What else the poll revealed

Before I conclude, shipmates, I’d be remiss if I didn’t also take this opportunity to share that the poll and accompanying dialogue has revealed that we continue to have prejudices and hate in our ranks – as heartbreaking as that is for the vast majority of you and for me.

Despite the fact that the overwhelming majority of polling votes and discussion applauded or criticized the initiative in a constructive and respectful way, as you heard via a compelling July 24 response statement from Deputy Commander RCN so too were there inappropriate, hurtful views, and harmful expressions amongst the results.

In response, let me be clear: such negative and in some cases illegal sentiments and expressions are unequivocally unacceptable.

Further, those embracing them are not welcome in the RCN/CAF where we have zero tolerance for racist, anti-Semitic, misogynistic and discriminatory behaviours of any kind in our ranks. So, for those who contributed such – and you know who you are – do the right thing and identify yourself to your superiors so that we can get you the help you need to identify and overcome your biases and prejudices or help you leave the Navy whose modern culture you obviously do not share.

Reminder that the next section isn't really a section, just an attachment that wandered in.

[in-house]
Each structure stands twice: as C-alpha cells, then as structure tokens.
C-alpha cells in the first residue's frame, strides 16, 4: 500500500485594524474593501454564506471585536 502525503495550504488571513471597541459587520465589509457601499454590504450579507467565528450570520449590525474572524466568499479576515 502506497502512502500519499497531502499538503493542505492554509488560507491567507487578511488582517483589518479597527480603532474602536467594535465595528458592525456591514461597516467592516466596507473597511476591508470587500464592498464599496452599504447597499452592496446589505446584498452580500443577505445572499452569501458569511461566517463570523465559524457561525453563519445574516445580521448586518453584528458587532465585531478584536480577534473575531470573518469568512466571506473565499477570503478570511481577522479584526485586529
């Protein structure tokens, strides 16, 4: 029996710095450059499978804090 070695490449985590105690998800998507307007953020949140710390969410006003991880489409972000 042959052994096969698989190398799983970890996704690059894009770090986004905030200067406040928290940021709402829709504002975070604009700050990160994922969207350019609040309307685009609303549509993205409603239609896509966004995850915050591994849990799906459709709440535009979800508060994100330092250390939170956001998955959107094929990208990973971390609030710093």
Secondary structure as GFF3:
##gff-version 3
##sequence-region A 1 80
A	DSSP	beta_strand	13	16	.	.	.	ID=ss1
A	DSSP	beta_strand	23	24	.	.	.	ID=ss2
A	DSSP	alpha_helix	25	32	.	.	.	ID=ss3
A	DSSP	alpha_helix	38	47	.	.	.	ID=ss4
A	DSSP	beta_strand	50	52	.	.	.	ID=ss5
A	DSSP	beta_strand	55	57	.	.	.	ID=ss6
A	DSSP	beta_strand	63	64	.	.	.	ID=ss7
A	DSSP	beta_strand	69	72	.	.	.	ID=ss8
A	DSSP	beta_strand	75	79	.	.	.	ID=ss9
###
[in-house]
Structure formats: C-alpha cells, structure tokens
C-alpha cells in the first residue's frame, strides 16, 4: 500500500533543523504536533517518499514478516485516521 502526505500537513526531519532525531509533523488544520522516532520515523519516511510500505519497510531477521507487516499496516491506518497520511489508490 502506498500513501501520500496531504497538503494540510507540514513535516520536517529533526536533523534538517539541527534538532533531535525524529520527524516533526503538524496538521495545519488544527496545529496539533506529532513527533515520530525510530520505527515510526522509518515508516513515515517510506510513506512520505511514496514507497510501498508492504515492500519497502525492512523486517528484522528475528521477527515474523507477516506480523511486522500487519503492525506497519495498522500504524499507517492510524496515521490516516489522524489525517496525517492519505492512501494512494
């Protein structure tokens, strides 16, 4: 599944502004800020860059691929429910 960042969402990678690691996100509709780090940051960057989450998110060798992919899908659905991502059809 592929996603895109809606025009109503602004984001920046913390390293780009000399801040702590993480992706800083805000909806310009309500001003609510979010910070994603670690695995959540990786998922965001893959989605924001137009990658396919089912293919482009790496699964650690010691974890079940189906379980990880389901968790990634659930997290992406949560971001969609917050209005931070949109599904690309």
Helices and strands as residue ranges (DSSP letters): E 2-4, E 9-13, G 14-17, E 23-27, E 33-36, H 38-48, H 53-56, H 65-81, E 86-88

We aspire to be a Navy in which all are treated with dignity and respect as well as a Service that cultivates an inclusive and respectful work environment for all. In choosing to serve, you accept these as your aspirations for us as well!  

Shipmates, we have profited immensely from our dialogue regarding the rank change initiative this summer. We emerge from it with a greater insight into who we are including the sobering reality that we all need do more – individually and collectively – to be diverse, inclusive and welcoming. More positively, we can now take satisfaction in knowing that through this initiative we have taken another important and far from symbolic incremental step in ensuring that the RCN remains the modern Service that all shipmates deserve – indeed, that our nation deserves.

Yours Aye,

Vice-Admiral Art McDonald
Commander Royal Canadian Navy